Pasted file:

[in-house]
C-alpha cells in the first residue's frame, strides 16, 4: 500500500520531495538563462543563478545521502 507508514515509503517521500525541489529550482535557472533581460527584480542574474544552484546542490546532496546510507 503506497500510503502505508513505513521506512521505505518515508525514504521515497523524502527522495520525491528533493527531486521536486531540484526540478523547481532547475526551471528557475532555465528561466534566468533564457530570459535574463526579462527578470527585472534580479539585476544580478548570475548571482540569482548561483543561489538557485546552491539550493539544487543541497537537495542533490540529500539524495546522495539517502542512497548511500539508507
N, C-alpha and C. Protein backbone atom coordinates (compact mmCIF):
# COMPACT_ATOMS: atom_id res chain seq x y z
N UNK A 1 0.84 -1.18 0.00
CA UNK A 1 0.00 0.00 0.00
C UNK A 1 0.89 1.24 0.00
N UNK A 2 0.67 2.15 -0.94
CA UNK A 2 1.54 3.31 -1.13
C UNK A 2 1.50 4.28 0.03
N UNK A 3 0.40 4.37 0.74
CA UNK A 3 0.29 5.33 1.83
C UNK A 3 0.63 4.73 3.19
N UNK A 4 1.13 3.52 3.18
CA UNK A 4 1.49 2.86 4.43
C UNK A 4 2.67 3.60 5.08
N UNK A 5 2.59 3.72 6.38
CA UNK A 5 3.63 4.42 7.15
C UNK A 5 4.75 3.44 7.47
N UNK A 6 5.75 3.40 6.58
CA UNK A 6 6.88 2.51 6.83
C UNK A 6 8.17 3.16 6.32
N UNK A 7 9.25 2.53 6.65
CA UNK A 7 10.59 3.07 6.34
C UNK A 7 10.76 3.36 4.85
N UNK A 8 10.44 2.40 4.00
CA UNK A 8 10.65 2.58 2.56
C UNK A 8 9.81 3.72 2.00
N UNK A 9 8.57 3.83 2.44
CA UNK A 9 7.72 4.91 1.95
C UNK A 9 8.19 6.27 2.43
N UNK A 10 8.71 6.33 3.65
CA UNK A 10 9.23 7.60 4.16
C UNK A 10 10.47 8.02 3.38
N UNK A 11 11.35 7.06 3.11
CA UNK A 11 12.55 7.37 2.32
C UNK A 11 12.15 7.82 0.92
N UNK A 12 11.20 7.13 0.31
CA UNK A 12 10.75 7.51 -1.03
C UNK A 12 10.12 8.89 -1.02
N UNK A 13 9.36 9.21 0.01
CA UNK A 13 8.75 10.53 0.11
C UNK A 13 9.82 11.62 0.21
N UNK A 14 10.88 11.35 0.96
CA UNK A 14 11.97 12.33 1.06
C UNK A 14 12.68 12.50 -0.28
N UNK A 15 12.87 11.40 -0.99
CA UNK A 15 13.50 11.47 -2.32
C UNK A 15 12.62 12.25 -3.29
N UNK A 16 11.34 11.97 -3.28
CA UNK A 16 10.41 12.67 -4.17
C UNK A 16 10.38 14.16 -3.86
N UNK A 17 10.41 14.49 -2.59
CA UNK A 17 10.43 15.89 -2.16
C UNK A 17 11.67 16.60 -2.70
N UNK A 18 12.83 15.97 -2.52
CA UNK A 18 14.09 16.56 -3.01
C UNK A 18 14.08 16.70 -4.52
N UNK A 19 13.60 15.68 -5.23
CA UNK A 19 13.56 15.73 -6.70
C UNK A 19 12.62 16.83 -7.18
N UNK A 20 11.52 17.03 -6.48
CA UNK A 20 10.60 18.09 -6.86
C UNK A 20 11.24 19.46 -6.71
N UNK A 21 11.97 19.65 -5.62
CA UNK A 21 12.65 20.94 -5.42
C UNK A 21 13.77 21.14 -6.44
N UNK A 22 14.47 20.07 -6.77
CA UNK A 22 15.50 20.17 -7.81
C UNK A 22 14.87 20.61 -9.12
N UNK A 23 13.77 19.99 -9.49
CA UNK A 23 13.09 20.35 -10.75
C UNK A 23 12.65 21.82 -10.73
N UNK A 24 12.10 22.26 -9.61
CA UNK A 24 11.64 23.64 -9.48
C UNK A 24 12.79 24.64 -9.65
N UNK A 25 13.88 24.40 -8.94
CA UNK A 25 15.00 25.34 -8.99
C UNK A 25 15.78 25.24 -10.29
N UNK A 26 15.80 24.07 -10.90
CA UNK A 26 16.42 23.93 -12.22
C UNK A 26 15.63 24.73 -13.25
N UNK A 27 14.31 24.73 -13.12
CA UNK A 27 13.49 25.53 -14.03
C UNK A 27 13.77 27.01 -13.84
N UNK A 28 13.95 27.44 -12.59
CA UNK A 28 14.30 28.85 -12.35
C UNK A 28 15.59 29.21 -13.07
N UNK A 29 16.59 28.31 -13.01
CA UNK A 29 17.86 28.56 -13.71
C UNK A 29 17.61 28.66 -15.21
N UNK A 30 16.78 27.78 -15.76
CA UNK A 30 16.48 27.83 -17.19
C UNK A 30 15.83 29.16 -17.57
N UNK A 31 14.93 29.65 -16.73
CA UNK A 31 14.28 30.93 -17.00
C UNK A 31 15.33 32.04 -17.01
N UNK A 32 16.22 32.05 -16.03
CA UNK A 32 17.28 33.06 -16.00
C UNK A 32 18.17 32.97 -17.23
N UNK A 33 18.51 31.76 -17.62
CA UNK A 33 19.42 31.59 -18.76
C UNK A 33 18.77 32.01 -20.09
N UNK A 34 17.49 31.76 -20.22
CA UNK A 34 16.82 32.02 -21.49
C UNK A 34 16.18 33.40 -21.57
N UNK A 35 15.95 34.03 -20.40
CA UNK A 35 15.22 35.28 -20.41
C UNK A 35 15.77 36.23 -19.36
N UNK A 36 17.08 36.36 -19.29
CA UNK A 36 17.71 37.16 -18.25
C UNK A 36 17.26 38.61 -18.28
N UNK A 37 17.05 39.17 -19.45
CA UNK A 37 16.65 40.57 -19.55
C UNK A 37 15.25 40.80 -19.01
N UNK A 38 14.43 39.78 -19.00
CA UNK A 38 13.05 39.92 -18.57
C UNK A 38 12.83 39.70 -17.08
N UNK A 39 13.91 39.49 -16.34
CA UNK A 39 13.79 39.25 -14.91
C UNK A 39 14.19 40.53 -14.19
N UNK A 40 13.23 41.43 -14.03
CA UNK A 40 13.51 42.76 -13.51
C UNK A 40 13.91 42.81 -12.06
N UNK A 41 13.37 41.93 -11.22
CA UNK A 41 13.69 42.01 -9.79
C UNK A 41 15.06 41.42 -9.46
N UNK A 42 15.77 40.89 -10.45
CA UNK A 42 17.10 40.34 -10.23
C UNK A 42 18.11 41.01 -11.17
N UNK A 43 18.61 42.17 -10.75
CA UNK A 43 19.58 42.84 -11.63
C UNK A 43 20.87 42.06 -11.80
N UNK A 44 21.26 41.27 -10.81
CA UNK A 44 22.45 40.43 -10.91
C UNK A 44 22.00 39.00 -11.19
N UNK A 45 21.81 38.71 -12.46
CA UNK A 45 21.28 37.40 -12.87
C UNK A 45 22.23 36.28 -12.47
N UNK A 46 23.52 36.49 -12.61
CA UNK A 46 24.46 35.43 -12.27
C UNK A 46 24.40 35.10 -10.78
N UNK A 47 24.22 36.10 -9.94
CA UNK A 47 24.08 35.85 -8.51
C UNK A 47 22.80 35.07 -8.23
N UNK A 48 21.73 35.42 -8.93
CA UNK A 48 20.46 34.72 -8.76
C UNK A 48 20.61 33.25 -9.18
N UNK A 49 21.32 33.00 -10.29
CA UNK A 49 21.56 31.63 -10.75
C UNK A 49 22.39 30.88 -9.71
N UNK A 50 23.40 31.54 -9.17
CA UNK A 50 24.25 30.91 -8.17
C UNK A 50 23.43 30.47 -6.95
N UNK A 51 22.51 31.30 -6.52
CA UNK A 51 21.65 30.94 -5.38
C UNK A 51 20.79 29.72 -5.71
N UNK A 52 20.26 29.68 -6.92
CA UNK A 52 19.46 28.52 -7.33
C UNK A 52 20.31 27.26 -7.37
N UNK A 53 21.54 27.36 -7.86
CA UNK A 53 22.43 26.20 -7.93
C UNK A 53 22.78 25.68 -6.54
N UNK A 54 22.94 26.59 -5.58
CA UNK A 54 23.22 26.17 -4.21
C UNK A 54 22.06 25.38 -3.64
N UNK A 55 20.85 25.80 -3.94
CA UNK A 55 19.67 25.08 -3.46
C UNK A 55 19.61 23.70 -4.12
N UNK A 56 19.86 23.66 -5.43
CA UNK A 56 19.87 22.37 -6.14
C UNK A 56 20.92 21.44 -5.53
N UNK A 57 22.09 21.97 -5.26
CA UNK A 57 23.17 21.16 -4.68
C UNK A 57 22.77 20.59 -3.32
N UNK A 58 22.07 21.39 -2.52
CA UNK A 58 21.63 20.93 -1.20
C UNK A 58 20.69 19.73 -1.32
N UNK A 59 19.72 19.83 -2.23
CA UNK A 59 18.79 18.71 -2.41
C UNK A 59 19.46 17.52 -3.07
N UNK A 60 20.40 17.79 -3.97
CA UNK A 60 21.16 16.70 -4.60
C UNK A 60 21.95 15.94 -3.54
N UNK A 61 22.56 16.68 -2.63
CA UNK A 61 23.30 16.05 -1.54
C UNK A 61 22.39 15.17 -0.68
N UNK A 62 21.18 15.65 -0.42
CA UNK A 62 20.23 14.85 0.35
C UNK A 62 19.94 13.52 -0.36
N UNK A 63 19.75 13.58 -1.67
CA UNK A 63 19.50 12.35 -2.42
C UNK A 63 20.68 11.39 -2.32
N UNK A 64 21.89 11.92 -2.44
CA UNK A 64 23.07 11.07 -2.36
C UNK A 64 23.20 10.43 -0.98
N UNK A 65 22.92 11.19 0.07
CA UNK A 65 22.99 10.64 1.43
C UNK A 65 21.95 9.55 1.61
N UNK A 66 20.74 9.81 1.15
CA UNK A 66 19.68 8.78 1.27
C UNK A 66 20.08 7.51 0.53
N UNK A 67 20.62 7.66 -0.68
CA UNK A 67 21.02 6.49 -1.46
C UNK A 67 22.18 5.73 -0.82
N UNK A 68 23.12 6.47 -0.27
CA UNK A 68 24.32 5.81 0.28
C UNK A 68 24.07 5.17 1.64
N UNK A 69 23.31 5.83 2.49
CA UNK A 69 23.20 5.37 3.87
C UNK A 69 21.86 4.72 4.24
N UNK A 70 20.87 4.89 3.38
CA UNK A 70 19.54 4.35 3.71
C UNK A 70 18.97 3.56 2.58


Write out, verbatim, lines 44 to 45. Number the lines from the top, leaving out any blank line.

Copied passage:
N UNK A 14 10.88 11.35 0.96
CA UNK A 14 11.97 12.33 1.06